The cost and effectiveness of seventy-six consecutive percutaneous nephrolithotomy (PNL) procedures performed during the years 1990-1992, a sample of 425 ESWL patients with 675 treatments from 1991-1992, and 45 successive open pyelolithotomies (PL) performed before the advent of the new stone treatment techniques during the years 1981-1985, were studied for each of the treatment modalities. The costs were counted per patient and based on the cumulative charge of the procedures, cost for in-patient care, and treatment of additional procedures and operatively treated complications. The results showed that the great majority of ESWL patients were treated at a low cost and with few additional procedures and complications compared to PNL, particularly, when stones smaller than 20 mm were treated. Considering all the patients, the cumulative mean hospital cost per patient without the cost for the follow-up was as follows, FIM (pound): PL 33860(4200), PNL 63360(7860), and ESWL 17430(2160). The remarkable number of additional and auxiliary measures (including the pre- and post-operative ESWL procedures) resulted in considerable extra costs for the PNL patients until they were rendered stone-free. Another series comprising 42 successive patients with 48 stone basket procedures (SB) from the years 1981-1985 was retrospectively compared to 42 patients with 50 ureteroscopic stone extractions (URS) between January 1985 and April 1988 before the beginning of the ESWL practice in Finland as well as to 54 patients with 79 ESWL treatments for a lower ureteric stone during the years 1991-1992. The stone-free status after the three procedures until one month was 71, 66, and 60%, with no statistically significant difference. In the group of lower ureteric stones the cumulative mean hospital cost per patient was as follows, FIM (pound): SB 19520(2420), URS 17750(2200), and ESWL 17810(2210). Also in the treatment of lower ureteric stones, ESWL is an equally cost-effective method representing an alternative worth consideration, particularly for patients preferring a minimally invasive urinary stone treatment.
Laparoscopic pyeloplasty (LPP) is a minimally invasive treatment option for ureteropelvic junction (UPJ) obstruction. We report here our experience of performing cost-effective LPP on 24 patients at a single center.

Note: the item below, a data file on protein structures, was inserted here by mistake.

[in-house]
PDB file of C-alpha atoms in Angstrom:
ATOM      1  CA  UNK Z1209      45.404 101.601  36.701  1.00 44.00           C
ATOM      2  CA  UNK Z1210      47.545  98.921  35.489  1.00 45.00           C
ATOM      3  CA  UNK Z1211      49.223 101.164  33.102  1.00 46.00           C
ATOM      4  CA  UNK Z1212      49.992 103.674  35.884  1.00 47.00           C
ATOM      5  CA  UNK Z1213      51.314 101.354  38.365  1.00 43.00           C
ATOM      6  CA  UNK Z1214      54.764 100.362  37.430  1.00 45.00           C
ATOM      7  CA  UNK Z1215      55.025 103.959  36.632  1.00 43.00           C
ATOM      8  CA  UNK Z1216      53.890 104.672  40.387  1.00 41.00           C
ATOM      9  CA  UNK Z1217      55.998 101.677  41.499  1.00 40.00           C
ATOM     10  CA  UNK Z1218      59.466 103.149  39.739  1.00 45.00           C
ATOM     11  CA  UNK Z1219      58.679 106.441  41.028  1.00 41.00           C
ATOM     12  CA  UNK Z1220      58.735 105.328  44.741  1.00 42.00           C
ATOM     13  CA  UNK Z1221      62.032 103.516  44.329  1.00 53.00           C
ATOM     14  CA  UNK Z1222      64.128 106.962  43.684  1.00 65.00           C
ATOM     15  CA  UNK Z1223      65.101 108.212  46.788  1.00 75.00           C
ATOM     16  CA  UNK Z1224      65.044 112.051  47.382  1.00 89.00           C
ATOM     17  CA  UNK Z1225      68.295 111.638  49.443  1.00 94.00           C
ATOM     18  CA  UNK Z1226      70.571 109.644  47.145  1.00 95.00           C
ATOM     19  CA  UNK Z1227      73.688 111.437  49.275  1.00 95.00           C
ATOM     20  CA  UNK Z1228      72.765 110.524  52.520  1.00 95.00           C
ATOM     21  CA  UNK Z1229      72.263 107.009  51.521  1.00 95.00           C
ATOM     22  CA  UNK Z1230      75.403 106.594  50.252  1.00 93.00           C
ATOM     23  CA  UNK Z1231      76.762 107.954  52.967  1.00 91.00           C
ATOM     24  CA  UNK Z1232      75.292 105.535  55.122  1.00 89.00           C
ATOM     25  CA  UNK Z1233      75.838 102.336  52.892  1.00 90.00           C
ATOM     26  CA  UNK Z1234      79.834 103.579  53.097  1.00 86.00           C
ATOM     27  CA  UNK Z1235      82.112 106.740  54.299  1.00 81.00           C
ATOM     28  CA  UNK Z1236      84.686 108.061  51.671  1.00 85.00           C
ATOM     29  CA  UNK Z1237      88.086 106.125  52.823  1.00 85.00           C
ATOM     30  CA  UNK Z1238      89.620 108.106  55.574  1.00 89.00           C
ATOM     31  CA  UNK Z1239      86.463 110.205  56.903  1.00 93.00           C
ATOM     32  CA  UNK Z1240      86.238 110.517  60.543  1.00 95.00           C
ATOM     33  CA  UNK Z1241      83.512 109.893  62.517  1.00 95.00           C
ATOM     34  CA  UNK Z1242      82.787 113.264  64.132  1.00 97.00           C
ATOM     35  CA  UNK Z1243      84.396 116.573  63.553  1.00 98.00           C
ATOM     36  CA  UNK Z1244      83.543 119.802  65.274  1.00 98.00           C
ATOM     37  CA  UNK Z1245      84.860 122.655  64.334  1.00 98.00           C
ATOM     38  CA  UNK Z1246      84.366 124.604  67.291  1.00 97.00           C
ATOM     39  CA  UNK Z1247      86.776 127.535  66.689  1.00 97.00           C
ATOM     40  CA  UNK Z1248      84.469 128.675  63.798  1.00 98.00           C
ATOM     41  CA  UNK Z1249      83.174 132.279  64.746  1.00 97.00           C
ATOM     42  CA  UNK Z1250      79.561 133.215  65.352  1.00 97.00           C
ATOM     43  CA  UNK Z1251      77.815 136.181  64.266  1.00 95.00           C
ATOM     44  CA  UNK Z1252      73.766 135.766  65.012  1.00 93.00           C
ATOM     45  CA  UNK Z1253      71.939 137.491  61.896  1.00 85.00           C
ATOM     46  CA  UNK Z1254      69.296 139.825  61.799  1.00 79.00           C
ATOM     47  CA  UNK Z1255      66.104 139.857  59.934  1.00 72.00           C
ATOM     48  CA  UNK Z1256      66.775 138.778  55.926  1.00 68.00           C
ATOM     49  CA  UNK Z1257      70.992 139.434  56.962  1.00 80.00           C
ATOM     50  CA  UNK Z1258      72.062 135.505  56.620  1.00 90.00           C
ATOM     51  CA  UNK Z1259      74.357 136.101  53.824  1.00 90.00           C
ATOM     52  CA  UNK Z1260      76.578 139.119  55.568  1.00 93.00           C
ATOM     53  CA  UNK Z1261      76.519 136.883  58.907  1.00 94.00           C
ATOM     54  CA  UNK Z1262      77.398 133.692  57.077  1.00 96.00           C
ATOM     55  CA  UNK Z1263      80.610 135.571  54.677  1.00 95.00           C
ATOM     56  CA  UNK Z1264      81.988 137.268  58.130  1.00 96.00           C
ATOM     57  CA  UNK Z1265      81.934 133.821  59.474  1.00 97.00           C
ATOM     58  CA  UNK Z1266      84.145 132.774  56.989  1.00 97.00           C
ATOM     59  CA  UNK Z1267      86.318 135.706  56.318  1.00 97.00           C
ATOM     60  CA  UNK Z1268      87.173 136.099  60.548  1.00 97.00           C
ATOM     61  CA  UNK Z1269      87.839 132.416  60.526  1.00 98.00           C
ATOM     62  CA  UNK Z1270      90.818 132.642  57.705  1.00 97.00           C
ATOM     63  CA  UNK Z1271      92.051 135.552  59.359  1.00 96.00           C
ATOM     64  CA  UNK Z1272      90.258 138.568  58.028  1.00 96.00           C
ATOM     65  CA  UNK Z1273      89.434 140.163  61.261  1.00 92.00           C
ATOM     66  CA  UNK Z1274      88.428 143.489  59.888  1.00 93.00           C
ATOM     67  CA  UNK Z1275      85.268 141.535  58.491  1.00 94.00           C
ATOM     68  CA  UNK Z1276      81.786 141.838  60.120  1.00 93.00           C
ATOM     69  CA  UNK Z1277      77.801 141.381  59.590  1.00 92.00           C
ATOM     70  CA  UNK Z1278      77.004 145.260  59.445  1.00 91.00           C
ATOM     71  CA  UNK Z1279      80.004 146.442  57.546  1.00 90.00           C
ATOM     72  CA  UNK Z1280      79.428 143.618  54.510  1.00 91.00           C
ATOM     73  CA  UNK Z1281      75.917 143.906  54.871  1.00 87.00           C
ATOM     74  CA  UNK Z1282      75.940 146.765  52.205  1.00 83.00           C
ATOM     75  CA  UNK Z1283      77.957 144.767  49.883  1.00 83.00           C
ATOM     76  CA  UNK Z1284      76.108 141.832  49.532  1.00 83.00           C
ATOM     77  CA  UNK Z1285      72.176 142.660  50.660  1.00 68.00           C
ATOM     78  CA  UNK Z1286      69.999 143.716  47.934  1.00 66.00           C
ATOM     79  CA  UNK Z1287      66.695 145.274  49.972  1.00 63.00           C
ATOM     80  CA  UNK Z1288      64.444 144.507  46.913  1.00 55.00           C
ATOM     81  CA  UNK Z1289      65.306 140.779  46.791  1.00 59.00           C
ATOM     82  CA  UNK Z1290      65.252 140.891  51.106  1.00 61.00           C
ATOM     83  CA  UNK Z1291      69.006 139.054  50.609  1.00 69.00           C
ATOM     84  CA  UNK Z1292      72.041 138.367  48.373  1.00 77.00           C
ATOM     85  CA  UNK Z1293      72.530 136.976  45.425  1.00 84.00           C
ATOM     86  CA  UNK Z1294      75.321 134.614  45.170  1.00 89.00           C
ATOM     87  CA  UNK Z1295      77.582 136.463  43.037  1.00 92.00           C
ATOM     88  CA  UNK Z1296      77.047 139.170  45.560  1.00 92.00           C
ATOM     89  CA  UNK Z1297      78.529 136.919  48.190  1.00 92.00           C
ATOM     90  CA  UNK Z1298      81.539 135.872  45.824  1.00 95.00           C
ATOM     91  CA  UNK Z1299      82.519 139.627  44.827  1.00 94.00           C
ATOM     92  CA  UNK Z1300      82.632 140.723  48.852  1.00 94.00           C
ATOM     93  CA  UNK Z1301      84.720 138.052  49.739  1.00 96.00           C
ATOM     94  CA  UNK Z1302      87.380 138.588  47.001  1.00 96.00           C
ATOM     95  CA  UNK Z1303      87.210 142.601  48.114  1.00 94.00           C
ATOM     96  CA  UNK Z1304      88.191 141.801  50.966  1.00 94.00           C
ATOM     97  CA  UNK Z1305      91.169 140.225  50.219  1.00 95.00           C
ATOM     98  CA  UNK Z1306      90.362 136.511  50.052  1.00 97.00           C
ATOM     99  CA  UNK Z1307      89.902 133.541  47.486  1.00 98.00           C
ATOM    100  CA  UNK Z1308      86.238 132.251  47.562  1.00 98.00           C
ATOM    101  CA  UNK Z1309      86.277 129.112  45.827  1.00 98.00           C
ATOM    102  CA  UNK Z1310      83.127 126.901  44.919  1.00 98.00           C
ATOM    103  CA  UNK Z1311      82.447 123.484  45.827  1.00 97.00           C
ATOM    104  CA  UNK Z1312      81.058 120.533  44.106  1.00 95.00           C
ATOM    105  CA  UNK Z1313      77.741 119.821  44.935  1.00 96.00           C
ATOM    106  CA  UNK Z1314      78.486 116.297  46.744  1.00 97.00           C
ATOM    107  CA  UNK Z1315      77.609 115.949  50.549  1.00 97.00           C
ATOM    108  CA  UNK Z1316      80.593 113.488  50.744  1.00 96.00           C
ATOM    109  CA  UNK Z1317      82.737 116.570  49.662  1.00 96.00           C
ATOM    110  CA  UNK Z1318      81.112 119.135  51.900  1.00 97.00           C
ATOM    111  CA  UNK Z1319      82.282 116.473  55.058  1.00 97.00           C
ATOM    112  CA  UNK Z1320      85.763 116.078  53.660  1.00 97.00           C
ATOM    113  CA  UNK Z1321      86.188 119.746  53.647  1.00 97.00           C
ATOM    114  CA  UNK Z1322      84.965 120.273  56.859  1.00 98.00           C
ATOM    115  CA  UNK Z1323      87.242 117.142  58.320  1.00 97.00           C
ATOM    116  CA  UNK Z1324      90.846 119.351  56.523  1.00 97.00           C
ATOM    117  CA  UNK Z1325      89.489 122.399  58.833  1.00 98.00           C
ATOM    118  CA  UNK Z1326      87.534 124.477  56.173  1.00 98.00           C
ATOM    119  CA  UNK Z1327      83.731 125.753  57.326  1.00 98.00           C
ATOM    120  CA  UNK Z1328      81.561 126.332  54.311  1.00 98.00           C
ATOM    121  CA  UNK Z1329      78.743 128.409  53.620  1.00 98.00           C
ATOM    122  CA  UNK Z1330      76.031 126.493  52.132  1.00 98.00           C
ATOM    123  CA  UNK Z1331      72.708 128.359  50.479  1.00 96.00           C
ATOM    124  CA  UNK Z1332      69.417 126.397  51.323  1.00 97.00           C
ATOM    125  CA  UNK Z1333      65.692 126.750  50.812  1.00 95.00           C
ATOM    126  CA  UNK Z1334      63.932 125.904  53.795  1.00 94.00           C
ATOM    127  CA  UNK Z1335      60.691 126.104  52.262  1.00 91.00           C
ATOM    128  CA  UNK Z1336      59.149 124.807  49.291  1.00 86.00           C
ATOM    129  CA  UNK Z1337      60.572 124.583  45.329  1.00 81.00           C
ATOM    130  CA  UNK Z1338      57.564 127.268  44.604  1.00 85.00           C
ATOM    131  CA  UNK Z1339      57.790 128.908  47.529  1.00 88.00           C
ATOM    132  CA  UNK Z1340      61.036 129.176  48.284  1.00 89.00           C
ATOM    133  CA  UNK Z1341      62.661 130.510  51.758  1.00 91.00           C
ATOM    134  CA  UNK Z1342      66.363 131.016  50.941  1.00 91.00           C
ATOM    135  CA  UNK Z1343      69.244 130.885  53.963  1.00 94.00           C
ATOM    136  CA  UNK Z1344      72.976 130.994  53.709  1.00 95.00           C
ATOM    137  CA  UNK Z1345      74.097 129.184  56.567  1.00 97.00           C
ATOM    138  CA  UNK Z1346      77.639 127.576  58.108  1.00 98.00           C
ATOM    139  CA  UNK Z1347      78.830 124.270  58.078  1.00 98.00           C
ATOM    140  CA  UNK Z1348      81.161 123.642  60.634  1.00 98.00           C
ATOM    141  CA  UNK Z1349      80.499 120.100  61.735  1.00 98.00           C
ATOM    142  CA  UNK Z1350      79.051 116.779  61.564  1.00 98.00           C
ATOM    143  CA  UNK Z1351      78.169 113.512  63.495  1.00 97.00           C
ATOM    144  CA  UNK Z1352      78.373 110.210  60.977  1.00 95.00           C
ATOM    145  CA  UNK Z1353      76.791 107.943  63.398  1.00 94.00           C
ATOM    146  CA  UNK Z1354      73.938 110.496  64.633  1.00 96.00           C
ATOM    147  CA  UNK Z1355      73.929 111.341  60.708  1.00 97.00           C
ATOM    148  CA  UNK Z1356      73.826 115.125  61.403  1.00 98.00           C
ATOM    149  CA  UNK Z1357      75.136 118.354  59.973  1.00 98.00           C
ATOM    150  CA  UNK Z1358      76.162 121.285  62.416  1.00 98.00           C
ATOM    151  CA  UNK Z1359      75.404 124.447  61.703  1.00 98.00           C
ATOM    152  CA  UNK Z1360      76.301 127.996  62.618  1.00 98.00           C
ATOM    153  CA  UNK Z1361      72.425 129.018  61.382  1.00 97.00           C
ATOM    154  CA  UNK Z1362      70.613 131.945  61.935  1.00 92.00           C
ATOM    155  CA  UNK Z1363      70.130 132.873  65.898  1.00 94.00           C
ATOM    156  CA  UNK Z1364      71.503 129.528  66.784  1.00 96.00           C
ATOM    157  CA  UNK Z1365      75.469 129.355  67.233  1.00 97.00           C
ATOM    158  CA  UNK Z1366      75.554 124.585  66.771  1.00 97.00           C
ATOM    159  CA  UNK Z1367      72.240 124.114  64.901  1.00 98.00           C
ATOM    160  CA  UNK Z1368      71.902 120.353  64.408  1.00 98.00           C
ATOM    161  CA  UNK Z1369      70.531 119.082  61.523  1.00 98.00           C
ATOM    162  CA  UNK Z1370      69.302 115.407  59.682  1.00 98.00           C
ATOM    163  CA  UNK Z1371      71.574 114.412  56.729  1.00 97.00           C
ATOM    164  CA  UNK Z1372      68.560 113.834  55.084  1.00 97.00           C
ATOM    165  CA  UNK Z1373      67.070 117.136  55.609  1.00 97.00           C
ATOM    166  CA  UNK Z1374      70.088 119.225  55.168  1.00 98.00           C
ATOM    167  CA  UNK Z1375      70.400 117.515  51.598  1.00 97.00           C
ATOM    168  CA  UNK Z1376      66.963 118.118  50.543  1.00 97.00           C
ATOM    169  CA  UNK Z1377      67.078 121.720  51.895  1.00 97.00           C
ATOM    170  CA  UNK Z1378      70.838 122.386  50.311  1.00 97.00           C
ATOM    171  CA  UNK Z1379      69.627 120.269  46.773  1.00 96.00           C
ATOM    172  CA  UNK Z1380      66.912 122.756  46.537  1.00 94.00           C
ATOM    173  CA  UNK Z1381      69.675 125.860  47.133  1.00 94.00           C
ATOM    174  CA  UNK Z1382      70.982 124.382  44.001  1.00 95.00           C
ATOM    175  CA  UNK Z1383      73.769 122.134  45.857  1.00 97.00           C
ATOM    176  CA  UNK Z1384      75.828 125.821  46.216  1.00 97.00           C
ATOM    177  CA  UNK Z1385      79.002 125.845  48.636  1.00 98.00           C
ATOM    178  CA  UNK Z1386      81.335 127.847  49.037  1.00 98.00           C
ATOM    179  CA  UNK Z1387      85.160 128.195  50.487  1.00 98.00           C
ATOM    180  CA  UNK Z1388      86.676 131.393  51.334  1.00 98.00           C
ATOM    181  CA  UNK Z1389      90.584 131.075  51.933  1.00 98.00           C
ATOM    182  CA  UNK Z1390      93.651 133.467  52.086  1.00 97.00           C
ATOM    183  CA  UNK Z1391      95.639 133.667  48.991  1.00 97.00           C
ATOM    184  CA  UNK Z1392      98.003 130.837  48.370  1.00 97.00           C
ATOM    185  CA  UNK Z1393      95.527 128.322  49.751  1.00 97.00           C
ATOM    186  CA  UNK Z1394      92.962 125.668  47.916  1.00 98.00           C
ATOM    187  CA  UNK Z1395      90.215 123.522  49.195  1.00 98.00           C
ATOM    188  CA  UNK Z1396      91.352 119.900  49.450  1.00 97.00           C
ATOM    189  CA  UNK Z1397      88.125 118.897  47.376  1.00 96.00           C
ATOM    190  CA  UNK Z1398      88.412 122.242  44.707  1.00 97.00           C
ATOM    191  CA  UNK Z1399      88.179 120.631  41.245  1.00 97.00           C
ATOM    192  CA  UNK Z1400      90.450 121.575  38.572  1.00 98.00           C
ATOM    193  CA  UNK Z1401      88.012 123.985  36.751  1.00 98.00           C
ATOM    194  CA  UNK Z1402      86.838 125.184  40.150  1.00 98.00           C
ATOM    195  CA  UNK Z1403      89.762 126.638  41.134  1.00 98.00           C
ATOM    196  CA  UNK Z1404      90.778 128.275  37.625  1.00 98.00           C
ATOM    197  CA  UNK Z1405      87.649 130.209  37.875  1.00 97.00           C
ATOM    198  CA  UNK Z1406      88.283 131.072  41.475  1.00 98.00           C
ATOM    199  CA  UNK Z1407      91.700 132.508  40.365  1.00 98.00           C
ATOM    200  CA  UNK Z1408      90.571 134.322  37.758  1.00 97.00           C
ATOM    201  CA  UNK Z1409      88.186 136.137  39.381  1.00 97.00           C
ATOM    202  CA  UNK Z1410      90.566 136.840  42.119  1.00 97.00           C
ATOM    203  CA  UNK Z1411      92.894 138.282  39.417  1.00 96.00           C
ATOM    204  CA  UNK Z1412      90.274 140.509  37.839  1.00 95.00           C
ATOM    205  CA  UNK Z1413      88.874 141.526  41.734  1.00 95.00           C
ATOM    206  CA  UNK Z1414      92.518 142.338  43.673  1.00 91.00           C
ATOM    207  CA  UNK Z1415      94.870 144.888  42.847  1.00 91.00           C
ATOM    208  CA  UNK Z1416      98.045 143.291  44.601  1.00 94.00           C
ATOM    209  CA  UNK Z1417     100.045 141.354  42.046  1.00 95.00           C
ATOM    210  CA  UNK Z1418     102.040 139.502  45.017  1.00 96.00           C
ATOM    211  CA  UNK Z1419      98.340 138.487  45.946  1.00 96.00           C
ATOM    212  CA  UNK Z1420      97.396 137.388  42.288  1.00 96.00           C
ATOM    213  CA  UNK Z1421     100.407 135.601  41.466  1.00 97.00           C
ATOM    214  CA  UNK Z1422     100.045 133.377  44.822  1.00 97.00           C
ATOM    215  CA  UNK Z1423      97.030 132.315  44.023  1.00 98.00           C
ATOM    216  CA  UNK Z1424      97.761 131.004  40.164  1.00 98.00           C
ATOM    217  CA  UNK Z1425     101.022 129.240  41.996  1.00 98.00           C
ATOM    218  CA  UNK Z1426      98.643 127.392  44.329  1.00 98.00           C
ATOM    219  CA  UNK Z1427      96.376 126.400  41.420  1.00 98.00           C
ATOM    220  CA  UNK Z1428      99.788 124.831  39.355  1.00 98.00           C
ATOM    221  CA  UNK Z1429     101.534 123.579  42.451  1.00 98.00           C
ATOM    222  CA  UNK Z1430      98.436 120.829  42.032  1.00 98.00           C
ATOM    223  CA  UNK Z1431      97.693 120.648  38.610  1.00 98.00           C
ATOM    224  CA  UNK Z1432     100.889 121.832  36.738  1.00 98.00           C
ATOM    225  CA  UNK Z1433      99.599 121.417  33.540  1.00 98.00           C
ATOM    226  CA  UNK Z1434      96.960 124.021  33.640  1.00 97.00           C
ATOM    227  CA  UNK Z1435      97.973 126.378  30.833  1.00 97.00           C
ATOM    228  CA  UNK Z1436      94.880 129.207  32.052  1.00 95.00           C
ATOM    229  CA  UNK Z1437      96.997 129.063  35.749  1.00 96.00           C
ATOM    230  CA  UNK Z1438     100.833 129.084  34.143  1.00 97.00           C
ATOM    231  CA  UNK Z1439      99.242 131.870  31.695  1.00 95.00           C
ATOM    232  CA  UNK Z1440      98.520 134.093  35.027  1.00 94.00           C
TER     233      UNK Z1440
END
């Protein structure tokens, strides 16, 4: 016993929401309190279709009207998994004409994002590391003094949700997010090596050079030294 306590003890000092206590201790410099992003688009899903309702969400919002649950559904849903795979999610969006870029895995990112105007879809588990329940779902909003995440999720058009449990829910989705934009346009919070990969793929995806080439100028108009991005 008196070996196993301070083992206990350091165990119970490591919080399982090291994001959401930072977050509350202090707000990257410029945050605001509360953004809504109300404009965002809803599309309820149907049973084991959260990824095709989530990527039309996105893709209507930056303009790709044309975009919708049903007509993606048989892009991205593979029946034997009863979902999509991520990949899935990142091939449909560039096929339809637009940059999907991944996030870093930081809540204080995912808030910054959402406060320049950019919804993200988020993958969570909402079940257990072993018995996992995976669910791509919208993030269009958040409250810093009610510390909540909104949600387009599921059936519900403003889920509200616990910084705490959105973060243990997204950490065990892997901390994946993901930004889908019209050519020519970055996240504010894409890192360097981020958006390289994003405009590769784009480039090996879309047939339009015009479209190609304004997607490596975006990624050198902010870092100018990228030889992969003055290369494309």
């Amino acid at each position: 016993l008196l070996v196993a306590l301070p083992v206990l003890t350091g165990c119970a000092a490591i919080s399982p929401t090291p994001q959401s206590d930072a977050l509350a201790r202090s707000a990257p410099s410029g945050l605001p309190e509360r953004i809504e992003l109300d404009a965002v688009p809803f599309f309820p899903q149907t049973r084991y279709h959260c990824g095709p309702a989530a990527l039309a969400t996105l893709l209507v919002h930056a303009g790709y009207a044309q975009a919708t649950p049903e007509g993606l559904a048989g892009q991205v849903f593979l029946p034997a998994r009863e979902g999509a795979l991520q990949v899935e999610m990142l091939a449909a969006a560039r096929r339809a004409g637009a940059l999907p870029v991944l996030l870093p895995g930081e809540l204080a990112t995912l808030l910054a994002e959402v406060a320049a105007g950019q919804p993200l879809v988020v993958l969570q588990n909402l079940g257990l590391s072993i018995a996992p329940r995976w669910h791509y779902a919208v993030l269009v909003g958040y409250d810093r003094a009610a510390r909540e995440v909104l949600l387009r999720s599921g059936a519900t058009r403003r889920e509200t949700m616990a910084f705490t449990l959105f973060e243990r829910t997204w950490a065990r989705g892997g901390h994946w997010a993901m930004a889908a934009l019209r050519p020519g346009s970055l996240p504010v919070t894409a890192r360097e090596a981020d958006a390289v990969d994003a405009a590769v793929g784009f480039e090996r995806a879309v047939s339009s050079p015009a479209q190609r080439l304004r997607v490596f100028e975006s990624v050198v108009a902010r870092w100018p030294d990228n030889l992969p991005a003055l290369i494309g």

Between October 1999 and March 2002, LPP was performed in 24 patients (17 male, seven female; age range 8-51 years) including two patients who had failed previous endourologic treatments. In two patients with concomitant renal stones, laparoscopic pyelolithotomy was also performed. LPP was conducted in a cost-reductive manner by both transperitoneal (n = 12) and retroperitoneal (n = 12) access. To reduce the cost, an indigenous balloon to create the retroperitoneal space, reusable ports, ordinary polyglactin suture and intracorporeal free-hand suturing were employed. To reduce operative time, antegrade stenting was also performed in some cases.
Laparoscopic Anderson-Hynes pyeloplasty was performed in 16, Foley Y-V pyeloplasty in five and Fenger pyeloplasty in three patients. One patient required conversion to open surgery due to tension at the anastomosis site during Anderson-Hynes pyeloplasty. The mean operating time, blood loss, analgesic (pethidine) requirement, duration of drain and hospital stay for the retroperitoneal and transperitoneal groups were 170.3 and 187.6 min, 102.2 and 145.9 mL, 125 and 136.4 mg, 2.1 and 2.5 days, and 3.4 and 4.3 days, respectively. No significant complications were encountered apart from prolonged ileus in three patients in the transperitoneal group. The mean follow-up period was 10.8 months with a range of 2-24 months. Postoperative renal scan was performed at 3 months in 21 patients, and 1 year in 11 patients. There was evidence of equivocal obstruction in one patient, but there were no obstructions in the remaining patients.
Although LPP is technically demanding, it is emerging as a viable, minimally invasive alternative to open pyeloplasty for UPJ obstruction with a success rate similar to that of open pyeloplasty. It allows the duplication of open surgery steps (unlike endoscopic procedures), thereby providing durable and sustained results. LPP can also be performed safely, effectively and efficiently in a cost-efficient manner.